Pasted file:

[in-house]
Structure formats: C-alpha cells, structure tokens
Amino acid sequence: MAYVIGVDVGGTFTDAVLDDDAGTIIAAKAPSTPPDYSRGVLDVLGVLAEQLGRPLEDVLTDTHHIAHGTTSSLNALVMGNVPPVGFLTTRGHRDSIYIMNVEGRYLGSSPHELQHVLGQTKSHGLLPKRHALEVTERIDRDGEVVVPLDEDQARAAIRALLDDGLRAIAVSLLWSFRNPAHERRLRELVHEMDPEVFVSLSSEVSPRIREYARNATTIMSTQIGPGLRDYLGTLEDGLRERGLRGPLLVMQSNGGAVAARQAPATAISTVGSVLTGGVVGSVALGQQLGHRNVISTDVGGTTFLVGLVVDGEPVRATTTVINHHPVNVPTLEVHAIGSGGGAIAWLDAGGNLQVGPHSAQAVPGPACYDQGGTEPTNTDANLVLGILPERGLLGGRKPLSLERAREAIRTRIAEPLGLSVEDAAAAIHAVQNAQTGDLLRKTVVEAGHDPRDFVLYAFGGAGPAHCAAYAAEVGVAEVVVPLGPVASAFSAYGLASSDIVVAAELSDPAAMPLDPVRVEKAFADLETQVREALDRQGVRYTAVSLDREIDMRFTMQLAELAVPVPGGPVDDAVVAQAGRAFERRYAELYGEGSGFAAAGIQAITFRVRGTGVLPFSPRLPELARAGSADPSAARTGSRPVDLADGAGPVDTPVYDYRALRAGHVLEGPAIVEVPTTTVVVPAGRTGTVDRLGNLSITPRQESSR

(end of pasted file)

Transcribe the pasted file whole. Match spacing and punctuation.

[in-house]
Structure formats: C-alpha cells, structure tokens
Amino acid sequence: MAYVIGVDVGGTFTDAVLDDDAGTIIAAKAPSTPPDYSRGVLDVLGVLAEQLGRPLEDVLTDTHHIAHGTTSSLNALVMGNVPPVGFLTTRGHRDSIYIMNVEGRYLGSSPHELQHVLGQTKSHGLLPKRHALEVTERIDRDGEVVVPLDEDQARAAIRALLDDGLRAIAVSLLWSFRNPAHERRLRELVHEMDPEVFVSLSSEVSPRIREYARNATTIMSTQIGPGLRDYLGTLEDGLRERGLRGPLLVMQSNGGAVAARQAPATAISTVGSVLTGGVVGSVALGQQLGHRNVISTDVGGTTFLVGLVVDGEPVRATTTVINHHPVNVPTLEVHAIGSGGGAIAWLDAGGNLQVGPHSAQAVPGPACYDQGGTEPTNTDANLVLGILPERGLLGGRKPLSLERAREAIRTRIAEPLGLSVEDAAAAIHAVQNAQTGDLLRKTVVEAGHDPRDFVLYAFGGAGPAHCAAYAAEVGVAEVVVPLGPVASAFSAYGLASSDIVVAAELSDPAAMPLDPVRVEKAFADLETQVREALDRQGVRYTAVSLDREIDMRFTMQLAELAVPVPGGPVDDAVVAQAGRAFERRYAELYGEGSGFAAAGIQAITFRVRGTGVLPFSPRLPELARAGSADPSAARTGSRPVDLADGAGPVDTPVYDYRALRAGHVLEGPAIVEVPTTTVVVPAGRTGTVDRLGNLSITPRQESSR